Although many were overjoyed with Li’s return, it also triggered more conversations on why he had disappeared and what happened to him during the 3+ months of absence. “He talked about a sensitive topic,” one commenter said when a Weibo user asked about Li’s disappearance.

One self-media accountpublished a video titled “Li Jiaqi has returned.” The voiceover repeatedly asks why Li would have disappeared and even speculates about what might have caused it, without once mentioning the tank cake.

“This cracks me up,” one commenter wrote: “On the outside we all know what’s going on, on the inside there’s no information whatsoever.”

“It’s tacit mutual understanding,” some wrote. “It’s the elephant in the room,” others said.

Some people, however, did not care about discussing Li’s disappearance at all anymore and just expressed joy about seeing him again: “It’s like seeing a good friend after being apart for a long time.”

By Manya Koetse 

Elements in the featured image by @karishea and @kaffeebart.

 

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China and Covid19

Happiest Lockdown in China: Guests Undergo Mandatory Quarantine at Shanghai Disneyland Hotel

“I wish I could be quarantined at Disney too!” The Shanghai Disney hotel apparently is the happiest place to get locked in.

Manya Koetse

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While many cities across China are experiencing new (partial) lockdowns and millions of people are confined to their homes, there was also a group of people that had to undergo mandatory quarantine at a very special place: the Shanghai Disneyland Hotel.

On September 7, social media posts started surfacing online from people who said they were required to quarantine while they were at the Shanghai Disneyland hotel. Disneyland reportedly had received a notification from the local health authorities that a visitor who previously stayed at the Disneyland hotel was found to be a close contact of a newly confirmed Covid case.

In line with the Center for Disease Control requirements, Disney created a ‘closed loop system’ by locking in all hotel residents and staff members and doing daily Covid tests. While the Disneyland theme park was open as usual, the hotel became a temporary isolation site where people’s health would be monitored for the next few days while all staff members would also be screened.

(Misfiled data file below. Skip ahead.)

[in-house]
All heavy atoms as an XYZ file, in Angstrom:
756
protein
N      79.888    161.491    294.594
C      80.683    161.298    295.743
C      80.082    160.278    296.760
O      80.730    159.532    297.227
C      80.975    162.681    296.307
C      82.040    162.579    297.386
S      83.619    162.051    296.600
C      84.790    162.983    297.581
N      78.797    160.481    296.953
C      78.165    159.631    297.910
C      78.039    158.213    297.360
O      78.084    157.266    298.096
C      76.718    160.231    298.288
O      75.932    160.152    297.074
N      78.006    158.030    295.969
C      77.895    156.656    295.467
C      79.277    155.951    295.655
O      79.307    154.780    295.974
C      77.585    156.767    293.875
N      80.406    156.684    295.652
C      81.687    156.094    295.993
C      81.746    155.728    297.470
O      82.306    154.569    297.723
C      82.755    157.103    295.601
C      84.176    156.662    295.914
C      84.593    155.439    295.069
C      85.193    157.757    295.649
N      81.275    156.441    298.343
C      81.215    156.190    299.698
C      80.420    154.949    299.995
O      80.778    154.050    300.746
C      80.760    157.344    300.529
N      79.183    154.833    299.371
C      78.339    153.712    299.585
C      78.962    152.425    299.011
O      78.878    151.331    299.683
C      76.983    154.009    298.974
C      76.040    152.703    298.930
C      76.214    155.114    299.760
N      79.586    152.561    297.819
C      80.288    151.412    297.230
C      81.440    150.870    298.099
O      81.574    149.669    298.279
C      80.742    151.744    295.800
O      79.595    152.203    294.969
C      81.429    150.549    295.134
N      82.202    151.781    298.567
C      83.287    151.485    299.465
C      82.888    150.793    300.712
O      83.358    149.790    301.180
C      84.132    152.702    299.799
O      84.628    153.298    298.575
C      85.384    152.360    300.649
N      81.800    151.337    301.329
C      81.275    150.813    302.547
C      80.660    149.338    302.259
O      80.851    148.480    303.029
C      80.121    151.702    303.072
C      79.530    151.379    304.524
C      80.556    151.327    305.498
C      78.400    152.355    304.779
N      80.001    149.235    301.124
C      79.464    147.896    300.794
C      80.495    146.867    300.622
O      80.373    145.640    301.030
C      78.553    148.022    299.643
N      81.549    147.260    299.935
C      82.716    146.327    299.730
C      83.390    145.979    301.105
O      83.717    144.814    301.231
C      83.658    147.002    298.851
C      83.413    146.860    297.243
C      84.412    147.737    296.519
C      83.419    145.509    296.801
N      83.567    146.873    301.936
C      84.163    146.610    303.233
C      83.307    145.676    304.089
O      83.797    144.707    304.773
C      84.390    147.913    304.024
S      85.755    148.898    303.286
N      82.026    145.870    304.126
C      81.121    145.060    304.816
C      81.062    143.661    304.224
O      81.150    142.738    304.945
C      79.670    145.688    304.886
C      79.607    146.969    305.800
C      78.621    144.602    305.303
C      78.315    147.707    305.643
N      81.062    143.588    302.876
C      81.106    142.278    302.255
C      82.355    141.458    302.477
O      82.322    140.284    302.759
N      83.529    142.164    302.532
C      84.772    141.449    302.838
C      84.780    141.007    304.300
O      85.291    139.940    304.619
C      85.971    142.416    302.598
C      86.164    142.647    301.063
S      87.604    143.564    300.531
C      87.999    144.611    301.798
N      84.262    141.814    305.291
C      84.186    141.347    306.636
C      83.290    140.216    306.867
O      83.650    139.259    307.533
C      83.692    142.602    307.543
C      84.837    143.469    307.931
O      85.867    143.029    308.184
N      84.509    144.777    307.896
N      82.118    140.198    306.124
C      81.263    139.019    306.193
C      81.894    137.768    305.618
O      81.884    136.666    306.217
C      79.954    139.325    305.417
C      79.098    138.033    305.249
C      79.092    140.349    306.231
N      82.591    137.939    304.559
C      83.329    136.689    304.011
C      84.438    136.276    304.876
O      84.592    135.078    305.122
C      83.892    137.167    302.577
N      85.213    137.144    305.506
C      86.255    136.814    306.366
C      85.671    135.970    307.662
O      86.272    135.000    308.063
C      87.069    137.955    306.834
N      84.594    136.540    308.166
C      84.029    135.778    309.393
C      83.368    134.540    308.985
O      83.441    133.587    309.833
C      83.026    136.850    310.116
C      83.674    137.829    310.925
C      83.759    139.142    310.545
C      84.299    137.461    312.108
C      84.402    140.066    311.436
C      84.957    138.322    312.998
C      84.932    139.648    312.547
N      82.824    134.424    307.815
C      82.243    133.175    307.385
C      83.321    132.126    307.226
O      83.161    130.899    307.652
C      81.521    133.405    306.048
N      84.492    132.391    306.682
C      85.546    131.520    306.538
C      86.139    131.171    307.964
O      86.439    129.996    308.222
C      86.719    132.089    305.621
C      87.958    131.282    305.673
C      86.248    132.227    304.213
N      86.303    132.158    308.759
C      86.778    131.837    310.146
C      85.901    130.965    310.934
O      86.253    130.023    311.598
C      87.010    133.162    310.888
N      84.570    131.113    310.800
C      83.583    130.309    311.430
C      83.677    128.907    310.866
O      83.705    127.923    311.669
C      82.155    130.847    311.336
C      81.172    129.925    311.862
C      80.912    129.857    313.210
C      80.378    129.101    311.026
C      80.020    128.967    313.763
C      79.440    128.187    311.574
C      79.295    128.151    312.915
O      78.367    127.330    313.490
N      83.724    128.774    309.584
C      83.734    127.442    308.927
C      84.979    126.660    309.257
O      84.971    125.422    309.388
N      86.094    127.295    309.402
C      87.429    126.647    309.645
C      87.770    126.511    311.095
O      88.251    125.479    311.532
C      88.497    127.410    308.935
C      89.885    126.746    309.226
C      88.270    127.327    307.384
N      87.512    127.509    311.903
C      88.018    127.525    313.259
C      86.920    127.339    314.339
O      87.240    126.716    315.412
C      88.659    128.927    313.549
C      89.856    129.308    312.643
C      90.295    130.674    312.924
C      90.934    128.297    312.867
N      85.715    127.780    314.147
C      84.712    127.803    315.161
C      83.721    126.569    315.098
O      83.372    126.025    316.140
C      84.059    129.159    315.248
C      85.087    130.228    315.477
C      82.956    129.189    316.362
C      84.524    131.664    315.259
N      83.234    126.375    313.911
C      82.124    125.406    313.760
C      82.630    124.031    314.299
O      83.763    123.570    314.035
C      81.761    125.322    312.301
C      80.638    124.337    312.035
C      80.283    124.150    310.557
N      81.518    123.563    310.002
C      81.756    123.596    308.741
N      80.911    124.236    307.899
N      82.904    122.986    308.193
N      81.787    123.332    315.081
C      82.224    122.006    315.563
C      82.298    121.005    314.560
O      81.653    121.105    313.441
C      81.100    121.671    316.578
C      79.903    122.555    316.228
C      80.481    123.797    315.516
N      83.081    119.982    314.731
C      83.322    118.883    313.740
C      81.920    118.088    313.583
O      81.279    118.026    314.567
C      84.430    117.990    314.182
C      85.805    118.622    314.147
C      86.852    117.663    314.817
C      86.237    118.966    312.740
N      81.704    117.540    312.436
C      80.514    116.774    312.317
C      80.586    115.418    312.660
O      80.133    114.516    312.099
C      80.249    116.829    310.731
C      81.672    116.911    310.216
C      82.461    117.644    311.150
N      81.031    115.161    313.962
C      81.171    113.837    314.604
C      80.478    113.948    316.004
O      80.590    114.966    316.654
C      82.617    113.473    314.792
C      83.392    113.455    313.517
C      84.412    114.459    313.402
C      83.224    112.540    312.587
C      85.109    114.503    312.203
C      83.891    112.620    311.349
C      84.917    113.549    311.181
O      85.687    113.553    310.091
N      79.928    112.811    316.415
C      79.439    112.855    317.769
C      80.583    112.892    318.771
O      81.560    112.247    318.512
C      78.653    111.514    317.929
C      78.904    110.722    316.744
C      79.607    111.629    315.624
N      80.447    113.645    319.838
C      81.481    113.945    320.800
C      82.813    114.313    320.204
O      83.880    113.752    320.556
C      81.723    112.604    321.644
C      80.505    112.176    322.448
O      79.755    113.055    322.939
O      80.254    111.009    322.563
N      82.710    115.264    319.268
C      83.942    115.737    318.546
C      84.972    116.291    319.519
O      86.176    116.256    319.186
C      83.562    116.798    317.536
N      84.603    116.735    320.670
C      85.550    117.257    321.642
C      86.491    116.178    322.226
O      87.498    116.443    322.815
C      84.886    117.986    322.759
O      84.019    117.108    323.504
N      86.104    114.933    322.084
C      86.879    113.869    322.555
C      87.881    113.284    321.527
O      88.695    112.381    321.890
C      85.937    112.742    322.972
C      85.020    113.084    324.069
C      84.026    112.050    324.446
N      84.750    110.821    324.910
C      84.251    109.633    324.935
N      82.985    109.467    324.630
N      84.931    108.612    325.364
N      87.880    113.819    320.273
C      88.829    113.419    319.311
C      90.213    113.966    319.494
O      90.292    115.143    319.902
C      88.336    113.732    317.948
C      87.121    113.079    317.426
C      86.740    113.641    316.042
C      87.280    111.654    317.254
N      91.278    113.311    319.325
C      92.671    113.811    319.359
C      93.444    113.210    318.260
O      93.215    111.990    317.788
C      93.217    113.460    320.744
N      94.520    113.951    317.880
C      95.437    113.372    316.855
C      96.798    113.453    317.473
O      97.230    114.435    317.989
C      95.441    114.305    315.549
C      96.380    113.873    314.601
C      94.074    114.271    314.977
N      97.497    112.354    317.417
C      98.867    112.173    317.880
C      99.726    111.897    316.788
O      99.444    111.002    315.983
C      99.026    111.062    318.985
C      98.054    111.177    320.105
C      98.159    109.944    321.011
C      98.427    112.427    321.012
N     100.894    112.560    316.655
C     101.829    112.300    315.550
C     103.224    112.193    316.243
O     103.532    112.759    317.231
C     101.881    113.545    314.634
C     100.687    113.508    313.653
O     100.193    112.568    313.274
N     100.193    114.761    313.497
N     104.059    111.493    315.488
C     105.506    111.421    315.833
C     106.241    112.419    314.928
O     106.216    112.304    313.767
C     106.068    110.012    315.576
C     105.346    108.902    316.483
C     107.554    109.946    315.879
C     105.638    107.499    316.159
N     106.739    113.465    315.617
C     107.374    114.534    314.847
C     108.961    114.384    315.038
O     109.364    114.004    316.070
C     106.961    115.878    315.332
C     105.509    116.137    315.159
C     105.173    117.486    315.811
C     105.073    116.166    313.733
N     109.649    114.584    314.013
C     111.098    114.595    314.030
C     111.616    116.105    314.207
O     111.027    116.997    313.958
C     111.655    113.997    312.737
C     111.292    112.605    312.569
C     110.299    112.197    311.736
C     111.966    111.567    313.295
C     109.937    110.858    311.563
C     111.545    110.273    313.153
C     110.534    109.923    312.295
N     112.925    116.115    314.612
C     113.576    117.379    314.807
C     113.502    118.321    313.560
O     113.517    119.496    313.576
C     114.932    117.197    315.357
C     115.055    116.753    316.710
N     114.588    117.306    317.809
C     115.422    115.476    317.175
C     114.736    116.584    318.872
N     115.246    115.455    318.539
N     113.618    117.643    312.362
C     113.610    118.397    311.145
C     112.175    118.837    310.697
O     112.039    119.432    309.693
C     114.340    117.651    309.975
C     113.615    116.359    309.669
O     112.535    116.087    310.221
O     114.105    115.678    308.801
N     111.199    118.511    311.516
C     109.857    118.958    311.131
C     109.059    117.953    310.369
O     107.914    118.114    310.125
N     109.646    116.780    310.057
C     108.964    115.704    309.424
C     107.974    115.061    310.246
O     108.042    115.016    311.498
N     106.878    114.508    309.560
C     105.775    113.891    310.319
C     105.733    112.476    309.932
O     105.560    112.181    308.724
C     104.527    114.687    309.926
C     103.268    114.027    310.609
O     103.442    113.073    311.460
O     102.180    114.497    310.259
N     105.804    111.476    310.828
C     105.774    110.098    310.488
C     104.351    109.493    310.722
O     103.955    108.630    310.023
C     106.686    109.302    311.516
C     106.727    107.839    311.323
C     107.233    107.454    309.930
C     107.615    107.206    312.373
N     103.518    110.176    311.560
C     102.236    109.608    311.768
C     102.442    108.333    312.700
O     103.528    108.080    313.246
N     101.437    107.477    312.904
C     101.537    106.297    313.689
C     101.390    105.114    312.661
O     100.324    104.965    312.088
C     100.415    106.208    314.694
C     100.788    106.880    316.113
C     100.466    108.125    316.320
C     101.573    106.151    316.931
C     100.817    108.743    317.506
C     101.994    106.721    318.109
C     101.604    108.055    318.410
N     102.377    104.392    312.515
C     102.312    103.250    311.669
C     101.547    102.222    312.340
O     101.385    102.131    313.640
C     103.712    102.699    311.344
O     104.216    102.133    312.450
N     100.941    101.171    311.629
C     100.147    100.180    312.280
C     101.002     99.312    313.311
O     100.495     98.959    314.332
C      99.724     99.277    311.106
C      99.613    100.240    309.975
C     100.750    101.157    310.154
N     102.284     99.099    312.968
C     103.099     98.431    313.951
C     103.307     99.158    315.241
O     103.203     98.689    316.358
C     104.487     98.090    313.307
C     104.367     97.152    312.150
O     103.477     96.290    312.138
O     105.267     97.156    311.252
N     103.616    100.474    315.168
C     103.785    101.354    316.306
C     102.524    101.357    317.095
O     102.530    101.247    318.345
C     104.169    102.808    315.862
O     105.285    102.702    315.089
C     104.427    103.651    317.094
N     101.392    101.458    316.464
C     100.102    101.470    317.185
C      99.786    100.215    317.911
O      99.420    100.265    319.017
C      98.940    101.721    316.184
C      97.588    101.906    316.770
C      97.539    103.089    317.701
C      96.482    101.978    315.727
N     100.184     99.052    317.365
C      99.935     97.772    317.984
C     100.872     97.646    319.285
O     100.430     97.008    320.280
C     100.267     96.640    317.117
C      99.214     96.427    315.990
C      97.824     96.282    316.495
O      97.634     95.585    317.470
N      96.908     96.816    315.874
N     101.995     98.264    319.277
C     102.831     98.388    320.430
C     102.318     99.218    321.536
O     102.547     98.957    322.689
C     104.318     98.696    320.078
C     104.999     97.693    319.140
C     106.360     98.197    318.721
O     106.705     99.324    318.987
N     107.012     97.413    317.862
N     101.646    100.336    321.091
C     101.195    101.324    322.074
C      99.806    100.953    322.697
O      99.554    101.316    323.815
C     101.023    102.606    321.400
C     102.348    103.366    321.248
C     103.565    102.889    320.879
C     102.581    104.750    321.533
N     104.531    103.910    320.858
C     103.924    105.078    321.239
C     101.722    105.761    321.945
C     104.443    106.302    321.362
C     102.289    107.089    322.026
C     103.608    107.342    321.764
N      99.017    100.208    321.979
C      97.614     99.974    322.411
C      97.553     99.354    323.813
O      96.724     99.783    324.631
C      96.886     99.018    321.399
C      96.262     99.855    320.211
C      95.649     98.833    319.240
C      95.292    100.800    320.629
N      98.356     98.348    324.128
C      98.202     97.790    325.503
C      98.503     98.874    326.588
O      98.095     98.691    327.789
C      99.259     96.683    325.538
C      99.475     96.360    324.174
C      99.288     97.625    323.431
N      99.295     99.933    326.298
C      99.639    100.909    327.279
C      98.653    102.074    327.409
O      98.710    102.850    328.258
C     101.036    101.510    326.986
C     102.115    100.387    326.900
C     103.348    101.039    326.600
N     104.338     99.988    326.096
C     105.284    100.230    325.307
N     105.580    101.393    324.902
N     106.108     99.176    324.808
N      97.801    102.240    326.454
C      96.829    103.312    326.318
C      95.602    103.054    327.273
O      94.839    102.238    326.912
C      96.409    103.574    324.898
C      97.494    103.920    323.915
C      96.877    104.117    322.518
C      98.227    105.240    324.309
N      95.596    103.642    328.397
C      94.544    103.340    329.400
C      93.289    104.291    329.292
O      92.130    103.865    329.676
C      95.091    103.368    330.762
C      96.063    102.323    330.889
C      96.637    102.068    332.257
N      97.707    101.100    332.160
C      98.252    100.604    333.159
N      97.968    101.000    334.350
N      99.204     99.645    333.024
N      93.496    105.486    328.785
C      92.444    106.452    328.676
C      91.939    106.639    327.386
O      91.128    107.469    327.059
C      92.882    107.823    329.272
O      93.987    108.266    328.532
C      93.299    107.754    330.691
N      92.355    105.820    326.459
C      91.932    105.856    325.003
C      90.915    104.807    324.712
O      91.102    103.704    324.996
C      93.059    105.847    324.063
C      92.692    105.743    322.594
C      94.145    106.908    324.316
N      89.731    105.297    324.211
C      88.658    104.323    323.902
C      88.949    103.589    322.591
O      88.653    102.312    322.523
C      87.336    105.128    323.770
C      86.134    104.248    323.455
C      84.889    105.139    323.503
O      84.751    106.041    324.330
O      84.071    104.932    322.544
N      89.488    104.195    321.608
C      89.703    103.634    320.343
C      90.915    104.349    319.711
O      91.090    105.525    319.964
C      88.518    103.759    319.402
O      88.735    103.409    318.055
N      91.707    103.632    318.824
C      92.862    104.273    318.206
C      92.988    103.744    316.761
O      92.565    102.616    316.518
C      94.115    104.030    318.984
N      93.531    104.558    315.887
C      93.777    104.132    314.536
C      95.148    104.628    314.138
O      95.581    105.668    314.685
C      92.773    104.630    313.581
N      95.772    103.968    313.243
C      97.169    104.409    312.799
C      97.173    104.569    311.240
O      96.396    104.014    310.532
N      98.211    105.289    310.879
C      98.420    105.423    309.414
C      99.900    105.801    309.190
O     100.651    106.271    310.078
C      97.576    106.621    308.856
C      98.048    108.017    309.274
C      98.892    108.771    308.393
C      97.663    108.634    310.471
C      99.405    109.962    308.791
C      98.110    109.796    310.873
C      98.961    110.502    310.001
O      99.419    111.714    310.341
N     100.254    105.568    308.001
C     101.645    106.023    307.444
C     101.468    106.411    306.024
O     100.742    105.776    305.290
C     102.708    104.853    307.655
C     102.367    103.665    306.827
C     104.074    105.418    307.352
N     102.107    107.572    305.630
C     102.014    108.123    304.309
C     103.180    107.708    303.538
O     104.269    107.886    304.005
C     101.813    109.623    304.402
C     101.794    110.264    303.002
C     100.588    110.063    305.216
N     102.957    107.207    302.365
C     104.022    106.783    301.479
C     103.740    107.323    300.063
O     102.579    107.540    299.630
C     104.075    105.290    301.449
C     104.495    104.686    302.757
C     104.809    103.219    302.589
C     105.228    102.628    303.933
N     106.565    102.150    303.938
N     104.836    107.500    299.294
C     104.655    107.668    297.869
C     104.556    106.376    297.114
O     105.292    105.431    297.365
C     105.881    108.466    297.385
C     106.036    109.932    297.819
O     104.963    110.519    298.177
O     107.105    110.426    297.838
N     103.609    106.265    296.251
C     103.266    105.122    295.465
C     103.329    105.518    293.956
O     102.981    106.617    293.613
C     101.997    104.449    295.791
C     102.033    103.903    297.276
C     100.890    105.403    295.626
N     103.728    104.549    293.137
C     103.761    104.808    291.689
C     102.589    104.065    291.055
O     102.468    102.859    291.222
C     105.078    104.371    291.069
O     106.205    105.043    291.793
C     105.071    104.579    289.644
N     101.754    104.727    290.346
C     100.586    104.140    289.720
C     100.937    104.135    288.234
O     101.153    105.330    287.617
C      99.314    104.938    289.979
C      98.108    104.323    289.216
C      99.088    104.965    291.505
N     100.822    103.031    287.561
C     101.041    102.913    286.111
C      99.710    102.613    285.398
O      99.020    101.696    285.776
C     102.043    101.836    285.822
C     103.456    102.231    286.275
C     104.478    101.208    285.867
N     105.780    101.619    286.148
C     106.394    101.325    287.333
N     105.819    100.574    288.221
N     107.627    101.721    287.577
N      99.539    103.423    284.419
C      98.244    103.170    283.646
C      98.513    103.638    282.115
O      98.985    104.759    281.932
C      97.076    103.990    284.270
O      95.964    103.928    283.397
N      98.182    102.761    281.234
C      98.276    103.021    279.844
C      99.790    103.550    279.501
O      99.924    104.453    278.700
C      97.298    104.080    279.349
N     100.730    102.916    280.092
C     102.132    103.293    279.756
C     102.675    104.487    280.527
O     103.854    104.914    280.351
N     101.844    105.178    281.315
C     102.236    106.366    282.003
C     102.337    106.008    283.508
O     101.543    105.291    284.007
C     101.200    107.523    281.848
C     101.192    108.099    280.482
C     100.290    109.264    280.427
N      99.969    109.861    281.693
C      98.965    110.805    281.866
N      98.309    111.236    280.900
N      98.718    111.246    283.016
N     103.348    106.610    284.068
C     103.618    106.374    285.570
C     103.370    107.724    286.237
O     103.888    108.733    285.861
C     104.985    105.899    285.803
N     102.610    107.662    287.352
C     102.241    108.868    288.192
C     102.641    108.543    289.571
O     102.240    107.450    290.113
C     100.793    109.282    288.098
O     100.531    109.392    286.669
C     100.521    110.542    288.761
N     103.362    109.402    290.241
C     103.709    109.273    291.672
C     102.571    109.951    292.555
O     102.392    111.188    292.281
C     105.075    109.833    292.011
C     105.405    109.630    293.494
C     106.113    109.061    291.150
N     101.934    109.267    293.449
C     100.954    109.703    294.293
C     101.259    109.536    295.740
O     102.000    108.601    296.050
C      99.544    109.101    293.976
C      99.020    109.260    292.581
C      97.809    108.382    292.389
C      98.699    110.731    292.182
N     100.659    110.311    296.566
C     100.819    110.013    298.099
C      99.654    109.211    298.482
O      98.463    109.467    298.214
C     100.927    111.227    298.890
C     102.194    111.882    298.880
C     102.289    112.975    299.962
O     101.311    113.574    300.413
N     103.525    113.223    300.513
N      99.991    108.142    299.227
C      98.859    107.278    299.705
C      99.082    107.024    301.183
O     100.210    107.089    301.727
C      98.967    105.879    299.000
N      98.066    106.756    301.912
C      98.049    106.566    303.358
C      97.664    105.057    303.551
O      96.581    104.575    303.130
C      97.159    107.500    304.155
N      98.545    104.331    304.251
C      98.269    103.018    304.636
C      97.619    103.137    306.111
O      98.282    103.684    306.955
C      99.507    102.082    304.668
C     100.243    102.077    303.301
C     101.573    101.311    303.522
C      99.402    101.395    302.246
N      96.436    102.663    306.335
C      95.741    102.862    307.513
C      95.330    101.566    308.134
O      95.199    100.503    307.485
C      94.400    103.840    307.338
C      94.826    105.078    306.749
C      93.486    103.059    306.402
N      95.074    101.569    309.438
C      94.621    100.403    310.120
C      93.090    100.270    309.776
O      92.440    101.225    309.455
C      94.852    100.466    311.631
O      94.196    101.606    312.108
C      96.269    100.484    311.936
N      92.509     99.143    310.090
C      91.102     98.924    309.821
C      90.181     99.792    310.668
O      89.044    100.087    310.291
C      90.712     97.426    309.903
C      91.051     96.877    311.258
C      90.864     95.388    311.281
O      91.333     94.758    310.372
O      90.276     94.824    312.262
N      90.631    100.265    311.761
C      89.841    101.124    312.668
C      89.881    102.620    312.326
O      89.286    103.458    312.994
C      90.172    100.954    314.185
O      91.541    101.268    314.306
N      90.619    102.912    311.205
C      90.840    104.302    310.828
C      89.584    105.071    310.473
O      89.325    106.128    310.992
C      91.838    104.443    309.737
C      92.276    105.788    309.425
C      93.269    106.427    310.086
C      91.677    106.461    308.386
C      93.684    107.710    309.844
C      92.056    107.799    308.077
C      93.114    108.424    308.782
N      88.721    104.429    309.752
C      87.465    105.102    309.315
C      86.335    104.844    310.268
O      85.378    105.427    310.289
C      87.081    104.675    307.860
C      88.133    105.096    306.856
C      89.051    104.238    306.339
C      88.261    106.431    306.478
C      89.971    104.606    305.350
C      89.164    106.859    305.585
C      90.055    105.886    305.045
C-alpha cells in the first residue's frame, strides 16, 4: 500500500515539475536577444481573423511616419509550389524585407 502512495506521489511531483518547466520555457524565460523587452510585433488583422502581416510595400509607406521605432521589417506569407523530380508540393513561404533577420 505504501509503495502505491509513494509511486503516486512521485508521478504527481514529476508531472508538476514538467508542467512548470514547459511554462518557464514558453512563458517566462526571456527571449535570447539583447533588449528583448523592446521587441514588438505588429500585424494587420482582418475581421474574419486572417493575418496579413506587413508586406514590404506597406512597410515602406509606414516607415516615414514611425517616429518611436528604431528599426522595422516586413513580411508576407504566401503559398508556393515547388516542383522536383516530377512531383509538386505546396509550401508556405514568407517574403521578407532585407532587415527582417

During their mandatory quarantine, guests stayed at the hotel for free and did not need to pay for their rooms. Room prices at the Shanghai Disneyland hotel start at around 3000 yuan/night ($433).

Some guests shared photos of their Disneyland quarantine stay on social media, showing how Disney staff provided them with free breakfast, lunch, a surprise afternoon tea, delicious dinner, fun snacks, and Disney toys and stickers.

On the Little Red Book (Xiaohongshu) app, one Shanghai Disney visitor (nickname @恶霸小提莫) wrote: “We have three meals a day, there is both Chinese and Western-style breakfast, we also get afternoon tea and desserts, they have shrimp, beef, scallops, drinks, French macarons, yogurt, ice cream, and much more. We watched so many Disney movies for free. We are given so many little gifts, they brought us gifts twice today as they also brought us toy figures at night. We watch the fireworks from our windows every night at 8.30 pm. Although we weren’t allowed to go out, we really had a pleasant stay.”

Another Disney guest named Zoea (Xiaohongshu ID: yiya0313) also shared many photos of the mandatory quarantine and wrote: “When the staff knocked on the door to tell me they were bringing dinner, I even wondered how it was possible that they brought food again. Afternoon tea during quarantine, can you believe it? And fruit before dinner? And midnight snacks brought to us after dinner? And it was so nice to watch all the Disney movies on tv. Disney really is the most magical place.”

“I’m just so happy,” another locked-in Disney guest posted on social media, sharing pictures of Mickey Mouse cakes.

Other guests also posted about their experiences on social media. “They probably feared we would get bored so they brought us glue, stickers, and painting brushes, the kids loved it and so did we!”

Reading about the happy quarantine at Disney, many Weibo users responded that they envied the guests, writing: “I wish I could be quarantined at Disney too.”

“I need to find a way to get in, too,” others wrote.

Earlier this year, one Chinese woman shared her story of being quarantined inside a hotpot restaurant for three days. Although many people also envied the woman, who could eat all she wanted during her stay, she later said she felt like she had enough hotpot for the rest of her life.

By Manya Koetse 

 

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©2022 Whatsonweibo. All rights reserved. Do not reproduce our content without permission – you can contact us at info@whatsonweibo.com.